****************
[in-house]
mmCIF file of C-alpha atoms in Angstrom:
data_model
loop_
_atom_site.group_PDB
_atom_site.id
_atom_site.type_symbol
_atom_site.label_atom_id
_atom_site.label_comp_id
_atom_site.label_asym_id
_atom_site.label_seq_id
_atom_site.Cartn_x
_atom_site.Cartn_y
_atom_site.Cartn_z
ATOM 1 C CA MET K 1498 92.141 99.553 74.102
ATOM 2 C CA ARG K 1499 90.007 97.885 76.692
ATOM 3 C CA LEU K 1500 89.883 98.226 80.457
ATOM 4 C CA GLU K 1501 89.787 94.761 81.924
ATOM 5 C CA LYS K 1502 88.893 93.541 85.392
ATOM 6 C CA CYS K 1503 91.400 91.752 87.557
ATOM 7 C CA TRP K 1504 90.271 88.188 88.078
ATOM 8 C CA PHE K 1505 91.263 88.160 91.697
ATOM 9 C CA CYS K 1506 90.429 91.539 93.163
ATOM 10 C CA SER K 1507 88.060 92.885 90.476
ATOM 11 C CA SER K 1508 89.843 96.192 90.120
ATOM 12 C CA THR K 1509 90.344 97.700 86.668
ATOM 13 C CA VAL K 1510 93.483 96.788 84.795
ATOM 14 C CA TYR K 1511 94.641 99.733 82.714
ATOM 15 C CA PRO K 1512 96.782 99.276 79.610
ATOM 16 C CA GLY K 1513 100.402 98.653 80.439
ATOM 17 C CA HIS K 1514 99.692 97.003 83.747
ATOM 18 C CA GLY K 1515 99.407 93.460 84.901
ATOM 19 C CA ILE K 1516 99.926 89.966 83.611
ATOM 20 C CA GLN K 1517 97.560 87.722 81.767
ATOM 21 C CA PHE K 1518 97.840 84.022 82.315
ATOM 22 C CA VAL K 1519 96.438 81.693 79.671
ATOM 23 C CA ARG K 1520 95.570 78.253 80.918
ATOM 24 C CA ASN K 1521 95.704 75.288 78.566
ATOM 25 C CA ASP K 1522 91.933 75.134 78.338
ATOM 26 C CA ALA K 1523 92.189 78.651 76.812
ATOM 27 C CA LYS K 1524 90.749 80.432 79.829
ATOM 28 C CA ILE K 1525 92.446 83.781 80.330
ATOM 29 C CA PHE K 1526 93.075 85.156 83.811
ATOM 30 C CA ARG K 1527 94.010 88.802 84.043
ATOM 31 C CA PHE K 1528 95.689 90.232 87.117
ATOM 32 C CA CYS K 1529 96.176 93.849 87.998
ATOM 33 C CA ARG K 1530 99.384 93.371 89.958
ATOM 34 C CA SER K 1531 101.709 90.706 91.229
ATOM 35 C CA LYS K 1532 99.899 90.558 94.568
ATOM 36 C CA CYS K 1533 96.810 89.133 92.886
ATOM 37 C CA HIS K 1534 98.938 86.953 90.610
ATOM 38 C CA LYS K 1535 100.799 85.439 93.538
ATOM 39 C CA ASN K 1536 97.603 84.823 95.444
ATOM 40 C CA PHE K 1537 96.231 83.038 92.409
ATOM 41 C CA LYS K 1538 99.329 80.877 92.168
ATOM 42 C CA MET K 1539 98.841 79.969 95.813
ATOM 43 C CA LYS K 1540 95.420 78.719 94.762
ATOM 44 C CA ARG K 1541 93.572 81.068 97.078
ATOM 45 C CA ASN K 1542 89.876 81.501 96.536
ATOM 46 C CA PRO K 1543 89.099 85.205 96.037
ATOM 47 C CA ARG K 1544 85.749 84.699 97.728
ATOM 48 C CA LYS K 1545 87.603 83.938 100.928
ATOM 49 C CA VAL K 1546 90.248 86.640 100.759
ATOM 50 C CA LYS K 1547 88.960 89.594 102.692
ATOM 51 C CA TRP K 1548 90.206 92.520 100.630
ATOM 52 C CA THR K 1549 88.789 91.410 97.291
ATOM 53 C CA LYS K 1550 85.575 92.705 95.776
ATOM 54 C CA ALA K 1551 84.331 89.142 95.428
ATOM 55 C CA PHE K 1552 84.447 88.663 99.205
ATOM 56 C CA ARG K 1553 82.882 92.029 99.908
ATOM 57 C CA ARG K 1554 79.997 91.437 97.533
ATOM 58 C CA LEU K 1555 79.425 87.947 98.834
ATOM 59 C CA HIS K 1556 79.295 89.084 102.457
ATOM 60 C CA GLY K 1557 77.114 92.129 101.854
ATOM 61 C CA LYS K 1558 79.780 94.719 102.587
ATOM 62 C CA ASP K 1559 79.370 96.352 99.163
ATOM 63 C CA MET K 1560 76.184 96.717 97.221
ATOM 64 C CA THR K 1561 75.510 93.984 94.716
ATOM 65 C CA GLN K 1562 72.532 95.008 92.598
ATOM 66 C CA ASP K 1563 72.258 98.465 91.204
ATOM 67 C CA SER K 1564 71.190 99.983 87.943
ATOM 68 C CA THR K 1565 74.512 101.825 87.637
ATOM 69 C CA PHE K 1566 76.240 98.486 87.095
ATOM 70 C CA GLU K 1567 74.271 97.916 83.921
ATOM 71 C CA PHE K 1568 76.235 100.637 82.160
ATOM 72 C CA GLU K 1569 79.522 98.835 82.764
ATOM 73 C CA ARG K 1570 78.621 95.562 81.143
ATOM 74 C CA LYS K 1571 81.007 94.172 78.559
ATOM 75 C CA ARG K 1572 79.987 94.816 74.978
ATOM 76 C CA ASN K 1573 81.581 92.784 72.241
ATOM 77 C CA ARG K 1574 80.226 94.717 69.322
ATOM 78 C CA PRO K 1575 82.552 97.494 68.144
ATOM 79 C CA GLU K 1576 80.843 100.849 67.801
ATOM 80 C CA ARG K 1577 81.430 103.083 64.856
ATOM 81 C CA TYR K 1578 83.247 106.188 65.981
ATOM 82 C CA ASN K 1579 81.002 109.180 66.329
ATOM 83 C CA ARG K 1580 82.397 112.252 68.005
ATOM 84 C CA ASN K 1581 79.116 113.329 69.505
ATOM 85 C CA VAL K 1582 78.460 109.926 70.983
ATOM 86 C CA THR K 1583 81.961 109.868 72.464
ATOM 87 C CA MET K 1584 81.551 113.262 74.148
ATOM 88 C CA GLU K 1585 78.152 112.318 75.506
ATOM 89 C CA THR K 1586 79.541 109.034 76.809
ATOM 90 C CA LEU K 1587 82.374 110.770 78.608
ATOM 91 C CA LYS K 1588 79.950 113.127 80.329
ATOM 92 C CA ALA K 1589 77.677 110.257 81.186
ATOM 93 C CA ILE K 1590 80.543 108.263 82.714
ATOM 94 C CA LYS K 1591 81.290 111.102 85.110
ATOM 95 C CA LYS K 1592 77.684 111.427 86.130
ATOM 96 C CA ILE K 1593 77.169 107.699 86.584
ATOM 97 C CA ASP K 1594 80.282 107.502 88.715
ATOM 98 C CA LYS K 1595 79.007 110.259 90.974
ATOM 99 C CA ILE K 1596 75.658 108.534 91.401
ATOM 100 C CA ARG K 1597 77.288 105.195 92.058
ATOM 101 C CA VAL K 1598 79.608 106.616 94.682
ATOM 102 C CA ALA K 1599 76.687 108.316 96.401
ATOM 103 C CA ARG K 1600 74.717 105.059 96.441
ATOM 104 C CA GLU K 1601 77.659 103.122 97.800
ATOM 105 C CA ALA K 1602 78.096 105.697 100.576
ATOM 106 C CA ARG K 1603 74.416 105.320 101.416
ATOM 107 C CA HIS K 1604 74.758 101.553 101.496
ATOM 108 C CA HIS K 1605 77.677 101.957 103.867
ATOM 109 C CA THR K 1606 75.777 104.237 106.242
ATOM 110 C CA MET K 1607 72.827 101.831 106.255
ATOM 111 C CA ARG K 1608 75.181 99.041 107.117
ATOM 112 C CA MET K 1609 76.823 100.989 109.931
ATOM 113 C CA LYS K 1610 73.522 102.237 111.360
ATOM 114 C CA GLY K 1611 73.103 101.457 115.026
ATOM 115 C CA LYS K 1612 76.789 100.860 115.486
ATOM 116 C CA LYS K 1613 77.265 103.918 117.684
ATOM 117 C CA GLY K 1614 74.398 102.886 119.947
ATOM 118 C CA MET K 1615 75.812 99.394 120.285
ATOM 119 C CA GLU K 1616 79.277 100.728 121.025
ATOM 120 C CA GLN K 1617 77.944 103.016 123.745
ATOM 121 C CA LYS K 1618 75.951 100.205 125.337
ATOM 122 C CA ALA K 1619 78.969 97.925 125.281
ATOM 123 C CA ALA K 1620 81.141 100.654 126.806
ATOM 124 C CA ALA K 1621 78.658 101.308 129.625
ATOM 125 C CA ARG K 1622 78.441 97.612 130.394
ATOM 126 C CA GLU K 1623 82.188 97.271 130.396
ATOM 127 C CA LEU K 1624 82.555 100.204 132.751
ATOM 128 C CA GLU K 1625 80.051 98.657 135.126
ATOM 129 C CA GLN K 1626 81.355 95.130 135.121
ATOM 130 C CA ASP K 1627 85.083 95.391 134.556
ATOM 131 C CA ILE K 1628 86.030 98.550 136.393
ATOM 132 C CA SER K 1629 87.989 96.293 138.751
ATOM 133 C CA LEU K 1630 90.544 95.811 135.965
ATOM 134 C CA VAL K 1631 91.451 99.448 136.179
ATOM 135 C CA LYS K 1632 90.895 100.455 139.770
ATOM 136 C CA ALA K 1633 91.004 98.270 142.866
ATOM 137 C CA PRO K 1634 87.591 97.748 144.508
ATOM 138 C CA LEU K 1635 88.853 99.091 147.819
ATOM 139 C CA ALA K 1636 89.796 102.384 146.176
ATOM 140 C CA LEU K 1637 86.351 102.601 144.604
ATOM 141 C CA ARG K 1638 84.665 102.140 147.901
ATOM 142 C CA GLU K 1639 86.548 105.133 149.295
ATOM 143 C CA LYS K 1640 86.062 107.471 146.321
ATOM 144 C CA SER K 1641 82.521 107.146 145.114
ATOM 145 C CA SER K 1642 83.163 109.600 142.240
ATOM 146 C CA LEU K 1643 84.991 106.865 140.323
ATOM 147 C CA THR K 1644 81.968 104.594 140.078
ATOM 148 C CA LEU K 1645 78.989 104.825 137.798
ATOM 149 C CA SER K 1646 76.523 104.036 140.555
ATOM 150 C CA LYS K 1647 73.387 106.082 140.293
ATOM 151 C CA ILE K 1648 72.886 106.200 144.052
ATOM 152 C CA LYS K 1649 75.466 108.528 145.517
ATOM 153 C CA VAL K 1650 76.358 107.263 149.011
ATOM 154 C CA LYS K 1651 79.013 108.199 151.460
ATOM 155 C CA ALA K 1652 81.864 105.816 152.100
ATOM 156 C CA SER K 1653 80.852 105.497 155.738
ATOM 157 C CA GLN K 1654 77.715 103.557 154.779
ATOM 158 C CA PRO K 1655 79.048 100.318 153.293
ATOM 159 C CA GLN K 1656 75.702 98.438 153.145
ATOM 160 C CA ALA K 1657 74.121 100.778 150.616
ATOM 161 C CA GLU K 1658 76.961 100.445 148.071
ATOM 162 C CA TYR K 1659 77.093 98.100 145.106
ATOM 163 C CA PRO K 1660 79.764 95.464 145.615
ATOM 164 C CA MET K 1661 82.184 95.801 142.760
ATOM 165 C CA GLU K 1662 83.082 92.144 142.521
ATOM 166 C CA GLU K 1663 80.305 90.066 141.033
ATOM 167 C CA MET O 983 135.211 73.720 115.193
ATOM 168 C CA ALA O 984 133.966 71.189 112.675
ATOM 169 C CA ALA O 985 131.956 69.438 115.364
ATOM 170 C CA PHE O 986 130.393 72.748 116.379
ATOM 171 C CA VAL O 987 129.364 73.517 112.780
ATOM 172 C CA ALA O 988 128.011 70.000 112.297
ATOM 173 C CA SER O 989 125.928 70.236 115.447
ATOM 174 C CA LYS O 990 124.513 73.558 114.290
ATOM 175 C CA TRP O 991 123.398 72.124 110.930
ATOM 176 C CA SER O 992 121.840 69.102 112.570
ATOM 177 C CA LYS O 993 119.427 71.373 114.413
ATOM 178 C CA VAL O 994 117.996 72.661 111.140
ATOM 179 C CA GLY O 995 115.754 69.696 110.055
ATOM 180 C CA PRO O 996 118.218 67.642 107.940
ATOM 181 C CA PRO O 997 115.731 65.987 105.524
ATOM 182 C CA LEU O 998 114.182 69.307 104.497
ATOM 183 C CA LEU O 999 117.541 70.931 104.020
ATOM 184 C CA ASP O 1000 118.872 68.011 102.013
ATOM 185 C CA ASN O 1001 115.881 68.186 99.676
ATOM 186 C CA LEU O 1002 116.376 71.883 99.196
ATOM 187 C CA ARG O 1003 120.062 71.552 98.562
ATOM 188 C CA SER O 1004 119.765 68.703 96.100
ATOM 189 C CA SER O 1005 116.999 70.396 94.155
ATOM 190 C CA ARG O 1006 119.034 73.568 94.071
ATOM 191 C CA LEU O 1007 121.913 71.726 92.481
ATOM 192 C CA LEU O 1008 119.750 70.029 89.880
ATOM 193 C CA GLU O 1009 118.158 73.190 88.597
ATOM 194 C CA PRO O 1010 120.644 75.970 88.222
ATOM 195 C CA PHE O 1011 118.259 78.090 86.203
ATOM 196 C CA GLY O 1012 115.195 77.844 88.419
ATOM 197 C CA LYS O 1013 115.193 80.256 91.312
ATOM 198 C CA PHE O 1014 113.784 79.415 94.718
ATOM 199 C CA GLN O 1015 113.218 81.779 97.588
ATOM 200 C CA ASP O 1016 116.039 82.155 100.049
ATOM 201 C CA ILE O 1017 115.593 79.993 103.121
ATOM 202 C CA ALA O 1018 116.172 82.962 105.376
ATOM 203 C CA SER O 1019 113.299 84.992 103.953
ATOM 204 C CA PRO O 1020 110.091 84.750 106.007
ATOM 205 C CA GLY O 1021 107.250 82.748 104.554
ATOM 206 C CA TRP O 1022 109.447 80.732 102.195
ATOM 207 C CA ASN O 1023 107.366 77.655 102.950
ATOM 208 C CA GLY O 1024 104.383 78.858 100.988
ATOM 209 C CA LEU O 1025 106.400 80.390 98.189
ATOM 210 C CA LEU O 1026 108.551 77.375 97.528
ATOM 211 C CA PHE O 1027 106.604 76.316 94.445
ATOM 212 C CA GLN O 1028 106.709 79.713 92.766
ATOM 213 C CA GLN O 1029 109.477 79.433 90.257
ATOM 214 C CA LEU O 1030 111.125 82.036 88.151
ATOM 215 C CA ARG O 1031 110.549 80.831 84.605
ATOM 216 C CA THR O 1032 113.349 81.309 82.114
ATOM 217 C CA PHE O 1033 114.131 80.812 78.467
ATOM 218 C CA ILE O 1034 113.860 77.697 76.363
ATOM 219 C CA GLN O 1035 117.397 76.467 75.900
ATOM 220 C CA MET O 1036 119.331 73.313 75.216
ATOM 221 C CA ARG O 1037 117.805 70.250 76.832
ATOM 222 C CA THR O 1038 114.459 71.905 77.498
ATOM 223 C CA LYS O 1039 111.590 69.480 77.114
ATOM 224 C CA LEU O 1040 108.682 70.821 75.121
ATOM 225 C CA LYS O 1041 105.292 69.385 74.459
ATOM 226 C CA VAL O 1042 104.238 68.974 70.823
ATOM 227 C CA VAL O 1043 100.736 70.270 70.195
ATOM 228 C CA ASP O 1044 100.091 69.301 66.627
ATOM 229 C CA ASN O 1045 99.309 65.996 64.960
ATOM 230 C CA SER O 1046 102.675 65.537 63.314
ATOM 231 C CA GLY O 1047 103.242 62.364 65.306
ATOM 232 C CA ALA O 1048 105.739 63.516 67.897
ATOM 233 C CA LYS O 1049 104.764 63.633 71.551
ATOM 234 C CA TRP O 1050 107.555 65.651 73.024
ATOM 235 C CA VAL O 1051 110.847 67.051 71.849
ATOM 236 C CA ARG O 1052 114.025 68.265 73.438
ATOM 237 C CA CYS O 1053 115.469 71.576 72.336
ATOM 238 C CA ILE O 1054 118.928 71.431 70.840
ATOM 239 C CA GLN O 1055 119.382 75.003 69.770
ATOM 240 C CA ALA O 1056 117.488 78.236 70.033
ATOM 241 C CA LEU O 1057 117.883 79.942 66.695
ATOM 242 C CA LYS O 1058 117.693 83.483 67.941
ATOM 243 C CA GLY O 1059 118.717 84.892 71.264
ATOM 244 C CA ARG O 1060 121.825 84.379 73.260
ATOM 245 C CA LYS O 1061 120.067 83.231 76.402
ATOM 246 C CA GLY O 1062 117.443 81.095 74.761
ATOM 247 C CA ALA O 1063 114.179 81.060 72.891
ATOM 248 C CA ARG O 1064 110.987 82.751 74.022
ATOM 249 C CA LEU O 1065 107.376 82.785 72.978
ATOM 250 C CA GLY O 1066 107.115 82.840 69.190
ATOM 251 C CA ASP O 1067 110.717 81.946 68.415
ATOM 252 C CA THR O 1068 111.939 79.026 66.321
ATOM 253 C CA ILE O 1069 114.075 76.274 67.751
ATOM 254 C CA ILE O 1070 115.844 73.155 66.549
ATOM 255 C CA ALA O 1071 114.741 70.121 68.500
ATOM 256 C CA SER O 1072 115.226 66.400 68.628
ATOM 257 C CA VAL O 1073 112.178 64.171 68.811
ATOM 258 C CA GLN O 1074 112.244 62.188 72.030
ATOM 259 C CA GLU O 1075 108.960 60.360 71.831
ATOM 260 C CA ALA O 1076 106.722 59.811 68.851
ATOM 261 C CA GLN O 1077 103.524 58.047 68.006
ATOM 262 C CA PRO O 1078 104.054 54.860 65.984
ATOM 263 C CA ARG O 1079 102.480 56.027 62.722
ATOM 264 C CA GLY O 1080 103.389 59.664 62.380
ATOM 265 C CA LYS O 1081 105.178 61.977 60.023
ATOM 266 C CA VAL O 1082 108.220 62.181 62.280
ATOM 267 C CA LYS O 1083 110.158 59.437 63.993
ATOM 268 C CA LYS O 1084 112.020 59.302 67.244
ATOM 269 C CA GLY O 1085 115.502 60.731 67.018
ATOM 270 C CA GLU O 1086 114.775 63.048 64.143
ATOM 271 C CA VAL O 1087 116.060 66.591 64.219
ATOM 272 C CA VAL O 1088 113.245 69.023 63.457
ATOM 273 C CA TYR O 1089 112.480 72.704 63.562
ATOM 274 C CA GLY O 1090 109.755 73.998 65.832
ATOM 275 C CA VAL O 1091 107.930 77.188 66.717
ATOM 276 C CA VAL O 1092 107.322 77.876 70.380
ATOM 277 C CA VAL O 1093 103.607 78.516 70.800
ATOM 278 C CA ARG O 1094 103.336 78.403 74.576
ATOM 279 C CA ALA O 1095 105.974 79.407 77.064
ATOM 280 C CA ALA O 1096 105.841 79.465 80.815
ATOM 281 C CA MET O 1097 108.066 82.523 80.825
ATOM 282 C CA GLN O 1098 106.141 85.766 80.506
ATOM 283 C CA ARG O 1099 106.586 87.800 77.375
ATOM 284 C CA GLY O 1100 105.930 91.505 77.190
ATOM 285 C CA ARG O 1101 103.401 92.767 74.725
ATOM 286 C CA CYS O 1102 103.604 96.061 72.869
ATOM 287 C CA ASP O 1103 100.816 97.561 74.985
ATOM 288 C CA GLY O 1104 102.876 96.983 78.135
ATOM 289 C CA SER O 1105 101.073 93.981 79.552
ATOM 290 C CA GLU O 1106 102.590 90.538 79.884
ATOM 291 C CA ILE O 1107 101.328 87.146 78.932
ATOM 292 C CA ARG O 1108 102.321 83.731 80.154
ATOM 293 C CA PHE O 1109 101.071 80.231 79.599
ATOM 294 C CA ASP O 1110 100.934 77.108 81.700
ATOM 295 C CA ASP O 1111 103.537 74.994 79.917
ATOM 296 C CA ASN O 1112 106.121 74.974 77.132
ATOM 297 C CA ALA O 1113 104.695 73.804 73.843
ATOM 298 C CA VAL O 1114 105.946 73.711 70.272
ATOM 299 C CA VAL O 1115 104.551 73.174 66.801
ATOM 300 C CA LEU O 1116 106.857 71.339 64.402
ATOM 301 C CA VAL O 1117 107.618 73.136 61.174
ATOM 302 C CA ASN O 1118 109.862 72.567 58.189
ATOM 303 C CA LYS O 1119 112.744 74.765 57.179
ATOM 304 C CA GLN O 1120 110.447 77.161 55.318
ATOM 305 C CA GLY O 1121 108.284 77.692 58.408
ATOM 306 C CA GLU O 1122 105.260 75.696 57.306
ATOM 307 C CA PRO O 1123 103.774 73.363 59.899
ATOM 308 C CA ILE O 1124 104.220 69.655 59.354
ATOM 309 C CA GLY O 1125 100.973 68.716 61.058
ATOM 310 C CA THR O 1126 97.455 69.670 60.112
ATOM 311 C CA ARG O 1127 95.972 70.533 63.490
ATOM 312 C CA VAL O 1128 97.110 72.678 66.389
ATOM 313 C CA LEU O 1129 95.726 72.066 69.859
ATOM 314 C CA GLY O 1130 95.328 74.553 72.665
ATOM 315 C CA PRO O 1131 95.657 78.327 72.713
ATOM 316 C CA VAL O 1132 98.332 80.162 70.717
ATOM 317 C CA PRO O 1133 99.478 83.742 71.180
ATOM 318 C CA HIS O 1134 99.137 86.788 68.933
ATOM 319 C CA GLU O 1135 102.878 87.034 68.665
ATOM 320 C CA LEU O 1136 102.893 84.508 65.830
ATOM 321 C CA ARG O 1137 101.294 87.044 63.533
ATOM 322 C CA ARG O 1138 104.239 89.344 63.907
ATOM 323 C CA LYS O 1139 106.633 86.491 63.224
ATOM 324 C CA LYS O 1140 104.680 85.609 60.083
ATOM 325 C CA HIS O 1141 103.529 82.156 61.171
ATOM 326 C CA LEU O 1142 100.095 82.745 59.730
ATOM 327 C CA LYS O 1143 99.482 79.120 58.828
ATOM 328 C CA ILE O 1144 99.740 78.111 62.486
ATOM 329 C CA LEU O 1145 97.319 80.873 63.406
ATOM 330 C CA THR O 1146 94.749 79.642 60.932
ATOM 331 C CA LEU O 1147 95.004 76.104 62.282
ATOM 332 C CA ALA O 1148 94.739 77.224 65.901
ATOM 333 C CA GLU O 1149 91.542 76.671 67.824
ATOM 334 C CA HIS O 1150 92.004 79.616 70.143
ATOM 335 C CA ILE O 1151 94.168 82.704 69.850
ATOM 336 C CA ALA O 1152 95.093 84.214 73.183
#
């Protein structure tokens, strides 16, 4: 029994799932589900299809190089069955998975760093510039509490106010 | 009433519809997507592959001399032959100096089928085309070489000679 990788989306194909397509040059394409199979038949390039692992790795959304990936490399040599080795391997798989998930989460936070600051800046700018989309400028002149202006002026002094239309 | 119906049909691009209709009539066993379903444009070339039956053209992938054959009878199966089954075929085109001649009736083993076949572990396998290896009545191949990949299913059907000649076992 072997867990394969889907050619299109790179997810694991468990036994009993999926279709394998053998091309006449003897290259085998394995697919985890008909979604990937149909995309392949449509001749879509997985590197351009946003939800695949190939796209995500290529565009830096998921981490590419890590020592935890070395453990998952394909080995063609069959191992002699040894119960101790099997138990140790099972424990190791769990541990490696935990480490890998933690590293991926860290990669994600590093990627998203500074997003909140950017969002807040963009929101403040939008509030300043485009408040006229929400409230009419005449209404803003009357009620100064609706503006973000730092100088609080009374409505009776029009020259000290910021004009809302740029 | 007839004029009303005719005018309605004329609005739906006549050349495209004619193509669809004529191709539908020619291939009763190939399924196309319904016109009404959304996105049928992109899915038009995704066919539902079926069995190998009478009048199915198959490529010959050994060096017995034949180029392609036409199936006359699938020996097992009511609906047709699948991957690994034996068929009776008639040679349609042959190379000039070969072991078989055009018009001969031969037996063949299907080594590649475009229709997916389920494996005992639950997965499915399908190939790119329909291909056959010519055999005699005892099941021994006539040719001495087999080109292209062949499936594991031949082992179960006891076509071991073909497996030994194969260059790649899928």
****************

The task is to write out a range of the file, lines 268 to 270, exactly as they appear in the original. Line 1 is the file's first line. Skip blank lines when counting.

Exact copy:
ATOM 254 C CA ILE O 1070 115.844 73.155 66.549
ATOM 255 C CA ALA O 1071 114.741 70.121 68.500
ATOM 256 C CA SER O 1072 115.226 66.400 68.628